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Struggling to Stay in the Hub

As a major city in a fairly wealthy state, Boston has historically boasted plentiful jobs, efficient public transportation and a wide variety of lively entertainment.

All of these luxuries, however, don’t come without a price.

Our beloved Hub has been dubbed by the Daily Finance Journal one of the top 10 most expensive American cities to live in. It can be difficult to grasp how a city so populated by college students could cost so much for housing. With prices reaching well into the thousands for single-bedroom and studio apartments, it gives those twenty-somethings something to really think about.

James Joyce, 23, a part-time server at the Cheesecake Factory in Boston and a student at Northeastern University, knows all too well the struggle of finding affordable housing in the city. Bouncing from one friend’s house to another, Joyce struggles to gain solid ground as he couch-surfs his way through vagrancy.

“I’m basically homeless,” Joyce said. “I pretty much just stay with my friends. “This friend this week, that friend another week. This city is too expensive and I just can’t seem to save up first and last on what I make.”

James’s situation is one that—unfortunately—many in his age group face. On average, people between the ages of 20 and 27 make about $27,545 per year. While this number is dependent on a number of factors, such as job type, it gives an idea of just how difficult it can be to manage a decent lifestyle and still afford rent.

A cursory look at data collected by Google research analyst and creator of the City Padmapper, Jeff Kaufman, shows that in 2011 the average price for a studio in Boston was about $1,100 per month, with the average one-bedroom costing about $1,300 per month. These numbers have steadily risen as the average cost of living has increased over the years. Today, studio apartments in attractive parts of the city such as the Back Bay, South End and Fenway can go for upwards of $1,300 to $2,400 per month. One-bedrooms can go for $1,500 to $3,000 per month.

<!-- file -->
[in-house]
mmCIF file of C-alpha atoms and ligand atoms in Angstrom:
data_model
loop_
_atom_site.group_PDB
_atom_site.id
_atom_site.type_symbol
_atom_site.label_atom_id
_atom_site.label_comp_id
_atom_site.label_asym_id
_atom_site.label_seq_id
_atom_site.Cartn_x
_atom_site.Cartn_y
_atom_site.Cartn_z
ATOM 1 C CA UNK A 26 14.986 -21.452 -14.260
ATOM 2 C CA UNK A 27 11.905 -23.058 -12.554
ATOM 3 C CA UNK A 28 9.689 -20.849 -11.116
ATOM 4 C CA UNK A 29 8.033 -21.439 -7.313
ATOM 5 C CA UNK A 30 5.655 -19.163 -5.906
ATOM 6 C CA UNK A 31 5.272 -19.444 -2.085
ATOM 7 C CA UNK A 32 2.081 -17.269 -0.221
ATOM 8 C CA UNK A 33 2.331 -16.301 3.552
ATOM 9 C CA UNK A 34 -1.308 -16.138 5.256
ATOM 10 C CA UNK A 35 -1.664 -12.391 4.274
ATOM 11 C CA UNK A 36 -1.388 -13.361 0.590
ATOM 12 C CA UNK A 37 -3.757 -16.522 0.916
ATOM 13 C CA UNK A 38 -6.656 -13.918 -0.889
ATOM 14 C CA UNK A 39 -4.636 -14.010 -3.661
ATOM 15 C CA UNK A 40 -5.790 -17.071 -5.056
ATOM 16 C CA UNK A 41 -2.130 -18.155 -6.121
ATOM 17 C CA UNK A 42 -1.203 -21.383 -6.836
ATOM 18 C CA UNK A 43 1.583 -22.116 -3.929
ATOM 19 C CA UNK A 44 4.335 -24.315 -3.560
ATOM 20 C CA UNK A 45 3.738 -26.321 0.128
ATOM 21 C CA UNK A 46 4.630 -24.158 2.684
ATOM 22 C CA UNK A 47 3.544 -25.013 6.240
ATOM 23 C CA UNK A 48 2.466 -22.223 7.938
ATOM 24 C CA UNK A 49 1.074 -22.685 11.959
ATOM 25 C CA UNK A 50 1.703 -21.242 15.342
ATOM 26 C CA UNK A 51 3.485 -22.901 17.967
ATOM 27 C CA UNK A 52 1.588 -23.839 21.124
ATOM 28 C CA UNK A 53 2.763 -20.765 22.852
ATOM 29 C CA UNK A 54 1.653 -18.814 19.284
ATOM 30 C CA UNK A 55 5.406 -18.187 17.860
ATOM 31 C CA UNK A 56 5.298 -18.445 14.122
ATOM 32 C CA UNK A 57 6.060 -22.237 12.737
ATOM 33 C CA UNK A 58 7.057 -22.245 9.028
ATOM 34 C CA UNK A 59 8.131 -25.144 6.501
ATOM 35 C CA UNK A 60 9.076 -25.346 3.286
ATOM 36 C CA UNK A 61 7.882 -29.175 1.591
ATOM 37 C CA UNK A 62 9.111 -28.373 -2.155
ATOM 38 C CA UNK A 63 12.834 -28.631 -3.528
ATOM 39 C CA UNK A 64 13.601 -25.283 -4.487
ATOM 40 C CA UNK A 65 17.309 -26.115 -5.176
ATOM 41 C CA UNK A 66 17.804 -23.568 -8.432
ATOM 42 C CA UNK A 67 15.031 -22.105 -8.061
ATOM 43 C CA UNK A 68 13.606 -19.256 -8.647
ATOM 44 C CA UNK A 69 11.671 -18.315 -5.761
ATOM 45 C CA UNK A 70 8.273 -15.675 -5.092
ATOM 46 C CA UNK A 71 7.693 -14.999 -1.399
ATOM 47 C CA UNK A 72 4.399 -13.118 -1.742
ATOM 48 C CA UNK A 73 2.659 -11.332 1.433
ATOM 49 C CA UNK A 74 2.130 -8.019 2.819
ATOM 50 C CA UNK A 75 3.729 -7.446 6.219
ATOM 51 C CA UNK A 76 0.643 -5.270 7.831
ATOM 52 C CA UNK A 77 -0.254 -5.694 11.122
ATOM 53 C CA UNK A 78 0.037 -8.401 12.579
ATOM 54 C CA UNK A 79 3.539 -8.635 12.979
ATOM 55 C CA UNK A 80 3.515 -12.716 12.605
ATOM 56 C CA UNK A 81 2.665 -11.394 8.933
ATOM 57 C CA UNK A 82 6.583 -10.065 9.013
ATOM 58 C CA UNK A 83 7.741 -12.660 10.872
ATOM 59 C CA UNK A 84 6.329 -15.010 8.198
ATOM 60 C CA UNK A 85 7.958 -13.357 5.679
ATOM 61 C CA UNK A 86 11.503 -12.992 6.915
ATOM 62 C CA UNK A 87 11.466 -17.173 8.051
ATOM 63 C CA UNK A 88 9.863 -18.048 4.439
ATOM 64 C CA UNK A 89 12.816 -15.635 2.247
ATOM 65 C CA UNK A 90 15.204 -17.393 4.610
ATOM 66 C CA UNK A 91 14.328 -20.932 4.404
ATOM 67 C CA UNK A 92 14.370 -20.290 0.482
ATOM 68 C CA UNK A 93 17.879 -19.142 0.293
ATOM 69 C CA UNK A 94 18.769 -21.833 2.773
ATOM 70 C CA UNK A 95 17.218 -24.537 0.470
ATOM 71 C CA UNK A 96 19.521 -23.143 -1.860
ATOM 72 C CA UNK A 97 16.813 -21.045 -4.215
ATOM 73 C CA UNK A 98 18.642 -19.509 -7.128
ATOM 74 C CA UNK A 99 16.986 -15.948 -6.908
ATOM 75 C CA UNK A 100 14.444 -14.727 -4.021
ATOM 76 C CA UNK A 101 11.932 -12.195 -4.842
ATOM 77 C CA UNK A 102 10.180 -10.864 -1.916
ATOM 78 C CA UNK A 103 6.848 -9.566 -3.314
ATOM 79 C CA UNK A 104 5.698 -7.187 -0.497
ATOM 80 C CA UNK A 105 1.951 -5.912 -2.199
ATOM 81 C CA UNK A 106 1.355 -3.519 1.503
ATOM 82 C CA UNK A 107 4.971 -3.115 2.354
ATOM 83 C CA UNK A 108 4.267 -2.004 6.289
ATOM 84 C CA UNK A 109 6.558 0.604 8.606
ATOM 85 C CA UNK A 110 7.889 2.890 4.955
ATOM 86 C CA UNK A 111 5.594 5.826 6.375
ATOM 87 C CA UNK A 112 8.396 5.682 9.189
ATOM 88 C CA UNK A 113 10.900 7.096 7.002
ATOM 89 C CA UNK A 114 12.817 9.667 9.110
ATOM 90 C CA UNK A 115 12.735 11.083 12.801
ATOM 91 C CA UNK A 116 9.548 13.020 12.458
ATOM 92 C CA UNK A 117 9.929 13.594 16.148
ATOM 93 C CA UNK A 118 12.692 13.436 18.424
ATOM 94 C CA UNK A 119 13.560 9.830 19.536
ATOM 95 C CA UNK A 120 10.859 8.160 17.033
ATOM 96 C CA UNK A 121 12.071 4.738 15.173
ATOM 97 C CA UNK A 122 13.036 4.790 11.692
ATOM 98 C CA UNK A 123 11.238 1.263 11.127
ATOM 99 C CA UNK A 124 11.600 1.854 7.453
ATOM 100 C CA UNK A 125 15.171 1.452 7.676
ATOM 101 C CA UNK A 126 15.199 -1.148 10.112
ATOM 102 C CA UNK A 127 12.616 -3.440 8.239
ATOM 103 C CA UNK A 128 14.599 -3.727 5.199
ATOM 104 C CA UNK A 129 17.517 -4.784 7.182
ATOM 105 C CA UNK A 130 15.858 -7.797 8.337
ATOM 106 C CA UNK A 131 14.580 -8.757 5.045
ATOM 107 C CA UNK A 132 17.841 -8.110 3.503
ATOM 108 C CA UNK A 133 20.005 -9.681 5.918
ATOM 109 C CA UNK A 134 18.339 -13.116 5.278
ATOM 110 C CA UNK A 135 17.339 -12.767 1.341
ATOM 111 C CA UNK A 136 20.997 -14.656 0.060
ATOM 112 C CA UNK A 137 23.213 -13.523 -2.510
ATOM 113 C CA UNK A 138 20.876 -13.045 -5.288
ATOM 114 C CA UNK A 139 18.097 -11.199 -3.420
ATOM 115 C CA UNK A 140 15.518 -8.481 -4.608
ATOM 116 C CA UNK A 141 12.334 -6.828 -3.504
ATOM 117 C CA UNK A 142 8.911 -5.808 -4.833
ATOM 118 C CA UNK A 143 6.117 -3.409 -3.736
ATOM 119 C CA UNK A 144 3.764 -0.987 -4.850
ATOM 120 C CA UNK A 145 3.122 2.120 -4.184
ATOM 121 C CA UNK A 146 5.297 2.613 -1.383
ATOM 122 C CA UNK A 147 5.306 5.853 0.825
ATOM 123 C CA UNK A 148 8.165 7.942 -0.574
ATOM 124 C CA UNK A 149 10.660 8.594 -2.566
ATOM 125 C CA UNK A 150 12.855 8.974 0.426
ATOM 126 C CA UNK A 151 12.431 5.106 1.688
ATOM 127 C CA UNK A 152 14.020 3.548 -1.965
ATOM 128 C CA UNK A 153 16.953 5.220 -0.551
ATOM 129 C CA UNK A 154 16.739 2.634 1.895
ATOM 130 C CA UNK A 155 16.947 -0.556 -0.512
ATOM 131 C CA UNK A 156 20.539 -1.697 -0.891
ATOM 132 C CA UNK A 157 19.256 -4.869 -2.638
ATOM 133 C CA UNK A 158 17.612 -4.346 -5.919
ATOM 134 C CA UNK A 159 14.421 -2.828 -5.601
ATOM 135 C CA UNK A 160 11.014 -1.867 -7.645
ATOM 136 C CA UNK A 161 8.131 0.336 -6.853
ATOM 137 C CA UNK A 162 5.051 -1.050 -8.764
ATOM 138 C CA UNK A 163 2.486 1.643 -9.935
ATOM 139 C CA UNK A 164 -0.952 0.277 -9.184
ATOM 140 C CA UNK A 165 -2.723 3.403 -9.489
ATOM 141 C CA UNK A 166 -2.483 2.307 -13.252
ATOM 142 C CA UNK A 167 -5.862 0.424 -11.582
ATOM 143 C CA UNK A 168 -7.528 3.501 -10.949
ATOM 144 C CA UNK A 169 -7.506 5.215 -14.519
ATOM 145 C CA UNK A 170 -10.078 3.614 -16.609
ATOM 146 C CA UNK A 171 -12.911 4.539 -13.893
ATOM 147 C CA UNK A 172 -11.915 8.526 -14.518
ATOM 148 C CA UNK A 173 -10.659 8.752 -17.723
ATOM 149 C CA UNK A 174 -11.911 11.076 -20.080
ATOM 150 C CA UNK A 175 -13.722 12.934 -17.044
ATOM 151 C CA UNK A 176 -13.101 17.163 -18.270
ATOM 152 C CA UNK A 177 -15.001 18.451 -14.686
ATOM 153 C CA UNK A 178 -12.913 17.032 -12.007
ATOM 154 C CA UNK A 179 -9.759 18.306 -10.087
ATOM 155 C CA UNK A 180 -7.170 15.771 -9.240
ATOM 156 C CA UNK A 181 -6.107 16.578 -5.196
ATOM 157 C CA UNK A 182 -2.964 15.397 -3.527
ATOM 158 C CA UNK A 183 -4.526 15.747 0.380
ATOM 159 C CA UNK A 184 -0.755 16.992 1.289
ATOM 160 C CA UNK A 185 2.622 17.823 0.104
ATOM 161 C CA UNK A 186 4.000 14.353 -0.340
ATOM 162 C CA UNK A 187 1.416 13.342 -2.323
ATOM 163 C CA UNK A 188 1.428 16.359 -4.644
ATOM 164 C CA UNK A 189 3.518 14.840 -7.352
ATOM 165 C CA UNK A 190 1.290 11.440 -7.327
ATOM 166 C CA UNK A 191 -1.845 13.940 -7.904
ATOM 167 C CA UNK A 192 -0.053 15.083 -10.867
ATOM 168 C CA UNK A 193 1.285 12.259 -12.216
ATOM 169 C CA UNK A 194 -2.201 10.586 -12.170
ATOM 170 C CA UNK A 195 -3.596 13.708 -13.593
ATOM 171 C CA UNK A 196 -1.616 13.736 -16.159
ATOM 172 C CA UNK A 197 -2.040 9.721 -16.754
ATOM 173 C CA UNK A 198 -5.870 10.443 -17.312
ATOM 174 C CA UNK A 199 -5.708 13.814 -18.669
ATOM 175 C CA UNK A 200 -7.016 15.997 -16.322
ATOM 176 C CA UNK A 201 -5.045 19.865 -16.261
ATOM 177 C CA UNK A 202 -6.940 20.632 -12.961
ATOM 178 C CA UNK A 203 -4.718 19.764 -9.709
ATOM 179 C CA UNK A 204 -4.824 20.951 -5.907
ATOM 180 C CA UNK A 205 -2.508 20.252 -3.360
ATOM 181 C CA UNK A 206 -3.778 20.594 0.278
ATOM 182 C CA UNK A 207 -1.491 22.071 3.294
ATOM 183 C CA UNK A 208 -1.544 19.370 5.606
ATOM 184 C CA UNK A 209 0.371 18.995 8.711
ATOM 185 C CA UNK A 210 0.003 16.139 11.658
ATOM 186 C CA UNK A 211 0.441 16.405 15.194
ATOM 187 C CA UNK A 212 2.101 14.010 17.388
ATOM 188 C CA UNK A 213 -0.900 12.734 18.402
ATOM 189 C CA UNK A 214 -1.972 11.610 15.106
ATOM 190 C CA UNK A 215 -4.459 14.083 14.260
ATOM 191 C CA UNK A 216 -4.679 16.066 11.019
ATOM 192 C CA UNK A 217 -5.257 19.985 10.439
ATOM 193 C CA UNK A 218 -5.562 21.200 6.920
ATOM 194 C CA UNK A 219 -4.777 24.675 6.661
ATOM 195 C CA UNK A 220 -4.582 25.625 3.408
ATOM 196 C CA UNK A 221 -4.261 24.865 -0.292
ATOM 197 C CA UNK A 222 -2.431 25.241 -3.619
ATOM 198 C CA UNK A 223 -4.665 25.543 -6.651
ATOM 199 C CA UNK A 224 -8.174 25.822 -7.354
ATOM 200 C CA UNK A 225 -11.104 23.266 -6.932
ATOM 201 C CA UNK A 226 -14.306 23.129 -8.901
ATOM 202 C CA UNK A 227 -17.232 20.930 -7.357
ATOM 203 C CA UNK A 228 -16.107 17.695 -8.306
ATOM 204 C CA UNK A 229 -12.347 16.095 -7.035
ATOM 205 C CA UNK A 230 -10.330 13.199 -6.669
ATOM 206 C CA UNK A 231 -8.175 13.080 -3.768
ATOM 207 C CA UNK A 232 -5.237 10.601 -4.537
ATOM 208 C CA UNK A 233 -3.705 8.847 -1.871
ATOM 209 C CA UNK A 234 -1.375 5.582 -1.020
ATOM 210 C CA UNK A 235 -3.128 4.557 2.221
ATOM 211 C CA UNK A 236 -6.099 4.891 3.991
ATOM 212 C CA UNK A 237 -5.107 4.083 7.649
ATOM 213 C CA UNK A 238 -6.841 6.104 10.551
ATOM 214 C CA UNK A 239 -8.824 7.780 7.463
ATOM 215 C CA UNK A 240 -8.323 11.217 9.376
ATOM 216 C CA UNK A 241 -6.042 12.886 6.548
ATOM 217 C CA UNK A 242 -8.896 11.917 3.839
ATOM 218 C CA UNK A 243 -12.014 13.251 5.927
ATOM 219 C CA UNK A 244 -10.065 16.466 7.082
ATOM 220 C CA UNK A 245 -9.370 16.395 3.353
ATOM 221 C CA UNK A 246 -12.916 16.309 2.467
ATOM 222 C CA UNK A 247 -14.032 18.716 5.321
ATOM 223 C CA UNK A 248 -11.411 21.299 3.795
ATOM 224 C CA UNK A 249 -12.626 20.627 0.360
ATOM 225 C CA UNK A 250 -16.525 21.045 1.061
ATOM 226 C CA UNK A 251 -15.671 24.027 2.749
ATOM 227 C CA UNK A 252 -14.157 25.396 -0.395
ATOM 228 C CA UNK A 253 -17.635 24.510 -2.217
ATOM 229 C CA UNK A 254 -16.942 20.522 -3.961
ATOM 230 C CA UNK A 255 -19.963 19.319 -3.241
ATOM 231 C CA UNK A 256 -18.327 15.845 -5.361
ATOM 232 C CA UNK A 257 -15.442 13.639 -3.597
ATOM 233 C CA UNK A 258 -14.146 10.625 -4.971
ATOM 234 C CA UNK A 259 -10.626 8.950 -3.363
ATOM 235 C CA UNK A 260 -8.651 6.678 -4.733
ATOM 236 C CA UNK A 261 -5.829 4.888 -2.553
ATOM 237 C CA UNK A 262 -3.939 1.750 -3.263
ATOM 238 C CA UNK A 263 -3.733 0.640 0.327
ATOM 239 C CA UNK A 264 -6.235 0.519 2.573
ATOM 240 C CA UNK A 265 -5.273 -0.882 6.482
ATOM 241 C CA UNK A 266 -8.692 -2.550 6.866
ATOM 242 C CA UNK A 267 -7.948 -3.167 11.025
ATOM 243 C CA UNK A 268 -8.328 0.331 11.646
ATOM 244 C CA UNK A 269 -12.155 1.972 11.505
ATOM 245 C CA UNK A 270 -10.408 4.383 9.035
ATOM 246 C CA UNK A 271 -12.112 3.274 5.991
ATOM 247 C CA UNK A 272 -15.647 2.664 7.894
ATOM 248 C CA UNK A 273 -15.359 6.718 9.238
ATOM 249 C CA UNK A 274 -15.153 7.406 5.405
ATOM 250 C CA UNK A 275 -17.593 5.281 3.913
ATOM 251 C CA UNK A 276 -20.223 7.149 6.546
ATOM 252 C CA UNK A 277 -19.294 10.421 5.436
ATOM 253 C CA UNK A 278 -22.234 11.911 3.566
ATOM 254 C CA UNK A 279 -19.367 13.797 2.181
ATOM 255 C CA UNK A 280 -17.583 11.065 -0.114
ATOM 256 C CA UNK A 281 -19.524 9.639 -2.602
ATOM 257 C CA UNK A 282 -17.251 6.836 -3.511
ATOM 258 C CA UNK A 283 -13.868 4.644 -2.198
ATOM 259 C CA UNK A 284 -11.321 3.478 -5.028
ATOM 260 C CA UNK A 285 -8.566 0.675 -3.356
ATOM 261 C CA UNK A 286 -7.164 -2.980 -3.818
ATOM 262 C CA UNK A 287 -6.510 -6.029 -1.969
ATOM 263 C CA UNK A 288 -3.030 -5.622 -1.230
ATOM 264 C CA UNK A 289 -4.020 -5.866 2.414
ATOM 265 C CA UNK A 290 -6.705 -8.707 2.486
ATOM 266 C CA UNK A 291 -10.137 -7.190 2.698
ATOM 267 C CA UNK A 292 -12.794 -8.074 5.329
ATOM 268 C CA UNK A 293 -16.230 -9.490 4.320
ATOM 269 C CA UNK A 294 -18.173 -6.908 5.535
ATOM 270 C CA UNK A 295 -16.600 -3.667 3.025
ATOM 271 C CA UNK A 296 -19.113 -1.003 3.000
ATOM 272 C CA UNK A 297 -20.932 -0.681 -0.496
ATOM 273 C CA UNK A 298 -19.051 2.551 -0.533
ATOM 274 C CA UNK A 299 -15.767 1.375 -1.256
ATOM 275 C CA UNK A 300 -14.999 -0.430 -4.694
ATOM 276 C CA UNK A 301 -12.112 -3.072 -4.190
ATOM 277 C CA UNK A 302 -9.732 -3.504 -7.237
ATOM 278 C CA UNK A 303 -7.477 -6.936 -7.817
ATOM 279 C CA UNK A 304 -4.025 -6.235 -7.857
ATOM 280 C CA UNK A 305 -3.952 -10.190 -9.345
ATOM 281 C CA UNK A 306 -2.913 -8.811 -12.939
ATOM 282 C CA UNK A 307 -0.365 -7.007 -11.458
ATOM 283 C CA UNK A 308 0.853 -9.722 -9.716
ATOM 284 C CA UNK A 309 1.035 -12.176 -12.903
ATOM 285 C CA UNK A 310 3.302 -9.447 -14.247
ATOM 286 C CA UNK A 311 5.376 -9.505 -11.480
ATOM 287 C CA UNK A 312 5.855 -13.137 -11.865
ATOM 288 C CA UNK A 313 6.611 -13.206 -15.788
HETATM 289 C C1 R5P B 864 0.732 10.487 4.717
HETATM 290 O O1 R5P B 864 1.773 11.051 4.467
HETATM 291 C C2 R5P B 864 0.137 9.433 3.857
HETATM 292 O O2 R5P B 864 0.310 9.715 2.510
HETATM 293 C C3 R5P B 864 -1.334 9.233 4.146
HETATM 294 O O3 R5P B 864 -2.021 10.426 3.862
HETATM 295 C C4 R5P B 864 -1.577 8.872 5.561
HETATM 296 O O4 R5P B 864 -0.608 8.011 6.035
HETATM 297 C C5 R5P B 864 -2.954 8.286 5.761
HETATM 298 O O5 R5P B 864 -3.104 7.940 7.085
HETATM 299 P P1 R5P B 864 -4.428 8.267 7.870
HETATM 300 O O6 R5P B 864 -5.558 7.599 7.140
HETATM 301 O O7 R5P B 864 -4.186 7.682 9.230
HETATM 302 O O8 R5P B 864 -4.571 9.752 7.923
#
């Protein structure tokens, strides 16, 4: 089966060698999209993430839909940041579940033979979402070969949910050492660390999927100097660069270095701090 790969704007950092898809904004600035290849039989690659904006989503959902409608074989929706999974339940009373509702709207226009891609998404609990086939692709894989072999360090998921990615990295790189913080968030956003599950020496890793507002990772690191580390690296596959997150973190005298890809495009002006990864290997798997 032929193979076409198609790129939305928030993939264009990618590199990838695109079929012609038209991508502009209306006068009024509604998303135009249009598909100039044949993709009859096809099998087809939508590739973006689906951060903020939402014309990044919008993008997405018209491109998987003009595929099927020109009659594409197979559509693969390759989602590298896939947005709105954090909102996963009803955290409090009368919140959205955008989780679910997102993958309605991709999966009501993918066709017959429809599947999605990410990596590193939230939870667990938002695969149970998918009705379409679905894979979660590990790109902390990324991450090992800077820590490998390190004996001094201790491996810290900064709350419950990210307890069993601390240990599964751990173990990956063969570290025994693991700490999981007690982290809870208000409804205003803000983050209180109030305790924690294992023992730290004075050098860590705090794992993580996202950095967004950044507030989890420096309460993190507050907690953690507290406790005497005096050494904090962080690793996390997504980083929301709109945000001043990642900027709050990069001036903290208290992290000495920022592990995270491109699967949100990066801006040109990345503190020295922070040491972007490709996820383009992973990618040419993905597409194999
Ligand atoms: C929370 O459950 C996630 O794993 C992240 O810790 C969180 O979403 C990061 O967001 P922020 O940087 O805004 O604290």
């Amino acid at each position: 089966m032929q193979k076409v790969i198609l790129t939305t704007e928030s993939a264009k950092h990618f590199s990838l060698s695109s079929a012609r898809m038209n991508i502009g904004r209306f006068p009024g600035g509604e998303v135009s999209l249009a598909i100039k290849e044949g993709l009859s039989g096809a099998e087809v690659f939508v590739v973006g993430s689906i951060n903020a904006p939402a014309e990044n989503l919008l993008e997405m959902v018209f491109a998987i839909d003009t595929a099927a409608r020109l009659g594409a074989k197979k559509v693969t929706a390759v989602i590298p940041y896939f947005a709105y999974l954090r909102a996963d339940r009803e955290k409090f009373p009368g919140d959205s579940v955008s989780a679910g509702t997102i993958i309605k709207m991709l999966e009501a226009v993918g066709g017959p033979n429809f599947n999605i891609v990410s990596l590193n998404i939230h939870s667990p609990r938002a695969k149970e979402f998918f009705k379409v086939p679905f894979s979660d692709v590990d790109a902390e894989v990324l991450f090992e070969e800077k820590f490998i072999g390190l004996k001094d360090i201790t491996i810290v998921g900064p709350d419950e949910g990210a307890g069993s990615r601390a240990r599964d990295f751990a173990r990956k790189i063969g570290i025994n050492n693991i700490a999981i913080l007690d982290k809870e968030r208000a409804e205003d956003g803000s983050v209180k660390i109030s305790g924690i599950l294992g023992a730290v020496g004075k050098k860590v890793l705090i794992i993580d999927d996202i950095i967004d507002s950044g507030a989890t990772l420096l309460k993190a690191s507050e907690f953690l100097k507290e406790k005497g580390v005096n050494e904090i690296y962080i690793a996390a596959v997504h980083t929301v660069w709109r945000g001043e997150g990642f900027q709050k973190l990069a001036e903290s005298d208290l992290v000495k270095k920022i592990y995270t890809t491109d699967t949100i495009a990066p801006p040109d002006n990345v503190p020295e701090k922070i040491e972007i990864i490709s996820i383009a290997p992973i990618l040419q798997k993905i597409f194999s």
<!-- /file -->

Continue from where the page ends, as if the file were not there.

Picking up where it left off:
Imagine living in an average one-bedroom apartment costing $1,200 per month on a salary of less than $30,000 a year: that leaves roughly $300 per week for everything else. It’s no wonder that Ramen noodles have become so closely associated with the college-aged demographic.

Luckily, pauperism isn’t the only option. Such difficult circumstances have given rise to alternative ways of living. Co-ops or group homes, for example, tend to boast extraordinarily low living costs that attract recent graduates.

Sometimes, young people are also lucky enough to find a merciful landlord.

“I charge only enough to cover my mortgage,” said Michael Farmer, a local homeowner and landlord affectionately called “Appleseed” by his tenants. “It’s pretty much whatever they can afford without hurting me. If $400 is all you can pay, fine with me.”

However, for those who are not looking to spend a great deal of money or just aren’t comfortable living with strangers, moving may the only option. Tia Murkinson, 23, has had to adjust her lifestyle after graduating from Northeastern University this past year.

“What they were asking for rent was crazy,” Murkinson said of an apartment she looked at. “I ended up taking a place all the way out in Quincy since it was the only way I could afford to live in a decent place within my price range.”

Some areas in outer Boston and just outside of Boston can be just as attractive for this age group as the heart of the city might be. Places such as Allston, Brighton, Mission Hill, Cambridge and Somerville are located just a short train ride away from downtown yet tend to exhibit much lower prices when it comes to apartments and rooms for rent.

In addition to being more affordable, these areas offer a wide array of cheap bars, restaurants and nightclubs as well as ample public transportation to and from the city, making them ideal for those in their early- to mid-twenties who are just starting out on their own.

“I just moved to Allston last summer and I love it so far,” said Gregory Fleming, 24. “I have three roommates and we all pay about $700 a month for a pretty nice place, so I’m happy with it. I guess you just kinda have to know where to look.”

Posted by on April 23, 2013. Filed under Around the Hub. You can follow any responses to this entry through the RSS 2.0. Both comments and pings are currently closed.